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How to Use Your Mind To Ease Your Pain by Kevin Schoeninger

Severe pain can collapse your world into a very small cramped space.  At that moment, all you want to do is get away from your pain or “kill it.” Nothing else seems to matter until the pain is gone.  However, a growing body of research shows that we can use our minds to “turn towards our pain” in a way that can ease it.  Since 1979, Dr. Jon Kabat-Zinn has been a pioneer in this field, helping patients apply Mindfulness-Based Stress Reduction (or MBSR) to ease their physical suffering.  “Mindfulness” may be effectively used in place of or in combination with pain medication.  In this brief article, we’ll look at three components of pain and how you can use your mind to intervene in all three.

When you feel pain, the experience arrives first as a physical sensation.   It’s likely that you will then have an emotional reaction to that sensation such as fear, irritation, or frustration.  Then, you might tell yourself a story about what your pain means, such as “Maybe I have a terminal illness,” or “It’s my own fault for doing such and such.”  These are the three layers of a painful experience—sensations, emotional reactions, and thoughts or “your story” about it.

You can use mindfulness to step into all three of these layers and shift your relationship to your pain.  Not only might this help to ease your suffering, but it may also stimulate your body’s healing resources to resolve the cause of your pain.  Applying mindful attention to your body can change how you feel and facilitate healing.

So what is mindfulness?

Mindfulness is consciously paying attention to what is happening in the present moment with an accepting, non-judgmental attitude.  It is “witnessing” what is happening without being swept up in, overwhelmed by, or getting lost in the experience.  You observe your inner experiences—your sensations, feelings, and thoughts—as “events” that move through you.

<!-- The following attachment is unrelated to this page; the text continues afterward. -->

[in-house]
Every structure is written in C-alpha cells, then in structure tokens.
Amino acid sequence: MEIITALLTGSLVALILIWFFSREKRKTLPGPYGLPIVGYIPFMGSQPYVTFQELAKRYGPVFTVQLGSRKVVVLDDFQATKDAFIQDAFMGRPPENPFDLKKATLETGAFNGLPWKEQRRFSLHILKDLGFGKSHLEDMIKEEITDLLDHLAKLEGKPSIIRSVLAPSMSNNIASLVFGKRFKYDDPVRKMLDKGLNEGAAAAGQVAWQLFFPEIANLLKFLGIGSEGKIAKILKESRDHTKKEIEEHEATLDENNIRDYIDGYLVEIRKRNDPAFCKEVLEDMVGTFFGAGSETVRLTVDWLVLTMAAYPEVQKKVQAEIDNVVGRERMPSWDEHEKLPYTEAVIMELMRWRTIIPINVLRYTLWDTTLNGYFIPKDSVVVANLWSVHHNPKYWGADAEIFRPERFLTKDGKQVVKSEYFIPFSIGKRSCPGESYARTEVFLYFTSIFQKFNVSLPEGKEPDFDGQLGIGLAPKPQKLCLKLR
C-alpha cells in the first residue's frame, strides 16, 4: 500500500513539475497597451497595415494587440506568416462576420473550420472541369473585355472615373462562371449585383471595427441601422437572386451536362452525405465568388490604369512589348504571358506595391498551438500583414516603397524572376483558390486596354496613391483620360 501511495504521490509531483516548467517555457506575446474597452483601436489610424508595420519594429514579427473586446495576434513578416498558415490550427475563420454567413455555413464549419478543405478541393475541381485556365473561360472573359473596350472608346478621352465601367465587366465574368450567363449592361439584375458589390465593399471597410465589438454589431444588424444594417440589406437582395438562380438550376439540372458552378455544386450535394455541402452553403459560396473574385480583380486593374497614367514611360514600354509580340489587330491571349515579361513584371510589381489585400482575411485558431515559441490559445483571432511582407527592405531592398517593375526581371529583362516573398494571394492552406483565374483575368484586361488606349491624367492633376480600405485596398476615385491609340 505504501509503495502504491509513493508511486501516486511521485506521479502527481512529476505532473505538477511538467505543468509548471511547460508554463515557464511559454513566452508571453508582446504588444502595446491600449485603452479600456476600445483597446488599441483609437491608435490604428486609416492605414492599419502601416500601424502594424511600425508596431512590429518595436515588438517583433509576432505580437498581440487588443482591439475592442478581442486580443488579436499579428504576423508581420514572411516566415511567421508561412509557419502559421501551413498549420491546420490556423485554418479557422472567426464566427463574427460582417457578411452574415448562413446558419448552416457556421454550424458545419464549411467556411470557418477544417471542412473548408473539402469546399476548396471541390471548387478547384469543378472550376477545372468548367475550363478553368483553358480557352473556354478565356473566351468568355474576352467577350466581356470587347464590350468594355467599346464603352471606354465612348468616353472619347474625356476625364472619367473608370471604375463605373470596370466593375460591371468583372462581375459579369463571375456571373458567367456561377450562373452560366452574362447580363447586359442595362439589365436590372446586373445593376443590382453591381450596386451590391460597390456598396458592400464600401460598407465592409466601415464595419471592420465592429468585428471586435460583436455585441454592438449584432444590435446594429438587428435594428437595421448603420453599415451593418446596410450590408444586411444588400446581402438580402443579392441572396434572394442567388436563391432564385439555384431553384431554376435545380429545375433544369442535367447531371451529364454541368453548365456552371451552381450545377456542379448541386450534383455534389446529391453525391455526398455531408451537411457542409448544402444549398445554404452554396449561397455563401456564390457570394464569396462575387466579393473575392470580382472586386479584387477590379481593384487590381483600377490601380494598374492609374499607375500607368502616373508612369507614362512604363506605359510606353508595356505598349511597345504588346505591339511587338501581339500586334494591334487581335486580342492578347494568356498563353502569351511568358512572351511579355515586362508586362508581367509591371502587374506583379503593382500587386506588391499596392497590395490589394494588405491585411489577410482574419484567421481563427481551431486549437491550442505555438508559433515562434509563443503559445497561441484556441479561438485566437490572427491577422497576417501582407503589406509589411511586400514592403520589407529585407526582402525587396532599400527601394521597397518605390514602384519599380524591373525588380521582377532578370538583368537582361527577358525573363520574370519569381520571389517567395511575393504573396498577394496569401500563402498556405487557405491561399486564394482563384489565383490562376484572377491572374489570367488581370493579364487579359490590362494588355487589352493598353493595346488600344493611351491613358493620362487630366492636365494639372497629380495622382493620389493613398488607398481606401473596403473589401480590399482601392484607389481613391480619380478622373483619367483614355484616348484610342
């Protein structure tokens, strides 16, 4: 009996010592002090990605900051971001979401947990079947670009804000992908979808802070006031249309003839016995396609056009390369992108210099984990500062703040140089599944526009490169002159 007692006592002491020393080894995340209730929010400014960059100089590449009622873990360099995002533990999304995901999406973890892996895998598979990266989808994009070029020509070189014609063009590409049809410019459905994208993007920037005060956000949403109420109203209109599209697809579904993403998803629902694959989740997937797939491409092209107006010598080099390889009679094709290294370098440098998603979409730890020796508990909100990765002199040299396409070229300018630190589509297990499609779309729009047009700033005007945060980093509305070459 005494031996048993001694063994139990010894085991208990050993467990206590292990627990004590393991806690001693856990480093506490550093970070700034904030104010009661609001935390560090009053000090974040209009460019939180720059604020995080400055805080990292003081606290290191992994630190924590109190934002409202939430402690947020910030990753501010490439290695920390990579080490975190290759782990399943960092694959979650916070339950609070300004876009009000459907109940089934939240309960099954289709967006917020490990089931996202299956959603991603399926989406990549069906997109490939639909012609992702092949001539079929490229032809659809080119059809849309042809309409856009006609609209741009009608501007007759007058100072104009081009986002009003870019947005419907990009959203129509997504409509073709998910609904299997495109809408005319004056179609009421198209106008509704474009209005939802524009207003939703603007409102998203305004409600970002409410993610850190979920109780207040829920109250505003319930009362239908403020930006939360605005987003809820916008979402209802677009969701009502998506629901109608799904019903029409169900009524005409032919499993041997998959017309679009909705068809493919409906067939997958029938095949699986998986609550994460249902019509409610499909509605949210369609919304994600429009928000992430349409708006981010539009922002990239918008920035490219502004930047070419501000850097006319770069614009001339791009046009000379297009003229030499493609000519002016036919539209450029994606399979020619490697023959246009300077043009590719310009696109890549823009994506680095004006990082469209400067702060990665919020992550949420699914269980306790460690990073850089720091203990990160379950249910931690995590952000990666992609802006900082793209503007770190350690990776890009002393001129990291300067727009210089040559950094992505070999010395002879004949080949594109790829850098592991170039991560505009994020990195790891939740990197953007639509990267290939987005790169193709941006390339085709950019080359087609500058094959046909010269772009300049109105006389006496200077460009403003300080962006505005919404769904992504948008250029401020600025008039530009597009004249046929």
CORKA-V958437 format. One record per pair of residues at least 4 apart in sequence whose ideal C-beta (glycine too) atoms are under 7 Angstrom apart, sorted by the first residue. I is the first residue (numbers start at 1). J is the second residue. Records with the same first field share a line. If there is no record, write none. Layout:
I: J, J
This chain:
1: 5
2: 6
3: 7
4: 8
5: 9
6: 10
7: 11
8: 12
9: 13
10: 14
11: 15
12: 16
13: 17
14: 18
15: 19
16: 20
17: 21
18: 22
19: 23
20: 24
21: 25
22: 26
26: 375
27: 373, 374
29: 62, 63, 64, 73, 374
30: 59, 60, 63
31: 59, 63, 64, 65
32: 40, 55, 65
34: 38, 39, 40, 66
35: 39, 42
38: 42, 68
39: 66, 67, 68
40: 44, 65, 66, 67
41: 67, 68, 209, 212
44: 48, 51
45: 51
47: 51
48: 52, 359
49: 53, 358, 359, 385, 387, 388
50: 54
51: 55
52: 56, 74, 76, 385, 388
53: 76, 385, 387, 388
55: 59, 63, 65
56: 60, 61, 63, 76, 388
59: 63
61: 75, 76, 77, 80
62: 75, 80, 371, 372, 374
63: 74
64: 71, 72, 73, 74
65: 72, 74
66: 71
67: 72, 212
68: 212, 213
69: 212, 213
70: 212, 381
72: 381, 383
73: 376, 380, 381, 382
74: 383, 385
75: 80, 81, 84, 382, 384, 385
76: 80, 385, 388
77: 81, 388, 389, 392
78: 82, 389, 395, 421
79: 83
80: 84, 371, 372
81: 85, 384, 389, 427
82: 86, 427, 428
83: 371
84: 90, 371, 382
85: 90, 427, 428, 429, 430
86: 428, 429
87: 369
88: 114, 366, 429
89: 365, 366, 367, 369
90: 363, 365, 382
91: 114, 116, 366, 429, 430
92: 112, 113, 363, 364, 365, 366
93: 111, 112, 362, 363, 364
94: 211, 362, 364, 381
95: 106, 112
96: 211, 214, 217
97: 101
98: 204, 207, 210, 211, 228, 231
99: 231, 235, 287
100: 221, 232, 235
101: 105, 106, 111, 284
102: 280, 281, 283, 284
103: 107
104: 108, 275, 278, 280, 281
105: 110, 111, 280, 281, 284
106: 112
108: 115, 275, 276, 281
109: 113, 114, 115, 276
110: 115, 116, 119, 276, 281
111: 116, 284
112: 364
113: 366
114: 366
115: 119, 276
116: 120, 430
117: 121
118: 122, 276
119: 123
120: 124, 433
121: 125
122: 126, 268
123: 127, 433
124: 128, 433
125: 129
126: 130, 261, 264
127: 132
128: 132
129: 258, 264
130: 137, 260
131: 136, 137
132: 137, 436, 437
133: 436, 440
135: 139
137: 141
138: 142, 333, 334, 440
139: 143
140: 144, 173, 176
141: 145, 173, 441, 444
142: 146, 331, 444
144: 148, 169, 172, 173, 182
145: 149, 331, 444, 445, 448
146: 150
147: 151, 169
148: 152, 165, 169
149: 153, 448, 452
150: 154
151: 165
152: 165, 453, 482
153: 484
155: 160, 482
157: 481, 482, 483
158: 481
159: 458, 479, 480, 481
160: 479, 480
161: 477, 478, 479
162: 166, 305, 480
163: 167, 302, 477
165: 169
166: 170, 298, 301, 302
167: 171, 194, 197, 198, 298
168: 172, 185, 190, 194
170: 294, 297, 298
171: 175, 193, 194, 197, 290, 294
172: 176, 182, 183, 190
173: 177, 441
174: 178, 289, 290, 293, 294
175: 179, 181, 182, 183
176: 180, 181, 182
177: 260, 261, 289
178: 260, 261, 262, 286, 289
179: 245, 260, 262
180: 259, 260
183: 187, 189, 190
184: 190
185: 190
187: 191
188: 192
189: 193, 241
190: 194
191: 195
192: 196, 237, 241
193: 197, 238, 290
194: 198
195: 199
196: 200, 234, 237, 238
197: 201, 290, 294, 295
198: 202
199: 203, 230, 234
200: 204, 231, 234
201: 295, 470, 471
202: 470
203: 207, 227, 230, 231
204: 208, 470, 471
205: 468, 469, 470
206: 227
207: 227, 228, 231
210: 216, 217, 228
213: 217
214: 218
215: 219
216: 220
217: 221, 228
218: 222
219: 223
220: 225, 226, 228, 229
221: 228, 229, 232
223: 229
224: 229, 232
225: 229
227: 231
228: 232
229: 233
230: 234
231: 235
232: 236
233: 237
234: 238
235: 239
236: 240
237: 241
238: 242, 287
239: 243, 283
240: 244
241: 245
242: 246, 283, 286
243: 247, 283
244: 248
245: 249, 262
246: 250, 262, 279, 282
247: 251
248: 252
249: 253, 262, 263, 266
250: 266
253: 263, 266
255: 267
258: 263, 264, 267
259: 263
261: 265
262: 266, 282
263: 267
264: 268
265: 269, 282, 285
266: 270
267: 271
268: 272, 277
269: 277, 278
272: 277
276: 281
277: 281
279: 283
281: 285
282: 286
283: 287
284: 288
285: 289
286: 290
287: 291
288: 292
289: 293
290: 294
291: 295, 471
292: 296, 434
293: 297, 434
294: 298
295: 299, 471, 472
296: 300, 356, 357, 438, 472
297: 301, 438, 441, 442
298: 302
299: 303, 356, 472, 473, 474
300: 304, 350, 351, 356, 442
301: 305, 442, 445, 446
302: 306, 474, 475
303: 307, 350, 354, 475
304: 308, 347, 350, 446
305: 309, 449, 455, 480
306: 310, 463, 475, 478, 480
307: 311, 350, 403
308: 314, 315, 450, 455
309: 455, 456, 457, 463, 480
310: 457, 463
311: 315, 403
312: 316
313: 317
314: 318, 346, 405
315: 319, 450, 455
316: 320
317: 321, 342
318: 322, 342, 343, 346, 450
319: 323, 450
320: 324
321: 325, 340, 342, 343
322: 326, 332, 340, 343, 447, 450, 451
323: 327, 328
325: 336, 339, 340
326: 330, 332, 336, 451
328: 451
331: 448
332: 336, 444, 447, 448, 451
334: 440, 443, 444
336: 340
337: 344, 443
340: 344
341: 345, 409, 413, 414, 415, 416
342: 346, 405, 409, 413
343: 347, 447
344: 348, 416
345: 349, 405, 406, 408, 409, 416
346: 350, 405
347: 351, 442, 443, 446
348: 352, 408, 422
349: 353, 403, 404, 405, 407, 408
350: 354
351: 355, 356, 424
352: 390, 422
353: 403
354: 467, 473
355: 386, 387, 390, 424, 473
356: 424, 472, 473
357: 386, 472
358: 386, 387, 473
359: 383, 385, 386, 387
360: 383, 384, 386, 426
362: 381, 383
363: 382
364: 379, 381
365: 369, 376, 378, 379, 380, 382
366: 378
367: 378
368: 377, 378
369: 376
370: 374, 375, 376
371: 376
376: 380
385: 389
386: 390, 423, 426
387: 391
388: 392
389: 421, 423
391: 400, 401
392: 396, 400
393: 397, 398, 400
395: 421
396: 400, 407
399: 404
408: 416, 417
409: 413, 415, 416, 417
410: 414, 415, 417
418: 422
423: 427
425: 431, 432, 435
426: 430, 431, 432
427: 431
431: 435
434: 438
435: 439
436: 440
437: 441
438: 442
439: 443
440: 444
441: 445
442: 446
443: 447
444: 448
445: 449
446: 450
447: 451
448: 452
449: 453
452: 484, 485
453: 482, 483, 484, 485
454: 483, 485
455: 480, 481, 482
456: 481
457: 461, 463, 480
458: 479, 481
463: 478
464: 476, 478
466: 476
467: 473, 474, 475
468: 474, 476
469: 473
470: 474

Through mindfulness, you realize that all experiences come and go.  In fact, as you become mindful of pain, you may find that it shifts and possibly even resolves.  Whatever happens, you will change your relationship to pain so that it is less likely to “take you over” and “rule your life.”

You can practice mindfulness in three steps:

First, you can observe the story you are telling about your pain.  Much of the story you are telling may not be true.  It may come from memories of others suffering, from your own past experiences, or just be imagined and “made-up” future possibilities.  It can be helpful to separate the facts, things you really know about your painful experience, from imagined outcomes based on your fears or self-judgments.

Second, you can observe your emotional reactions to the pain.  Notice if you are aggravated, afraid, or even angry about having this pain.  Again, see if you can observe your emotions without identifying with them or being swept away by them.  It can be helpful to label your feelings to get some observational distance.  You can simply identify them with the word that feels most appropriate—fear, resentment, irritation. . . Most importantly, understand that while you have feelings, you are defined by them.  You are a conscious presence who can step into and out of any feeling you have.  Once you realize this, you can use the information that is available to you in your feelings.

Finally, you can apply mindfulness to the raw pain sensation itself by gently and lovingly paying attention to it.  First, take several deep breaths to relax your body as well as you can.  Then, feel around the edges of the painful area—just noticing the raw sensations, breathing into them, and noticing any ways they shift or change.

If you are able to get somewhat comfortable with this, next, see if you can enter into the middle of the painful area and breathe in and out of it.  Allow your breath to bring a sensation of spaciousness and a feeling of nurturing acceptance into the pain.  You may also find it helpful to “ask the painful area to speak to you.”  Is there any message the pain has for you?  You may be surprised at what you discover.

Mindfulness is an inner skill that you get better at the more you work with it.  You can apply it at any moment to ease your pain, be more present, discover clear insight, and facilitate positive resolutions to any issue you face.  Meditation is one great way to learn and practice mindfulness.

Enjoy your practice!

To learn about using meditation to shift to a better state visit… Core Energy Meditation

Copyright 2010 Kevin Schoeninger

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2 Responses to “How to Use Your Mind To Ease Your Pain by Kevin Schoeninger”

  1. Leila says:

    Hi Kevin, it’s good to remember that we have the ability to overcome sensations like pain through paying attention and not getting caught up in emotions and thoughts that, as you say in your article, may not even be true to what you’re experiencing in the moment. Thanks.

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  2. Thanks for your comment, Leila.
    Very well said!
    Kevin

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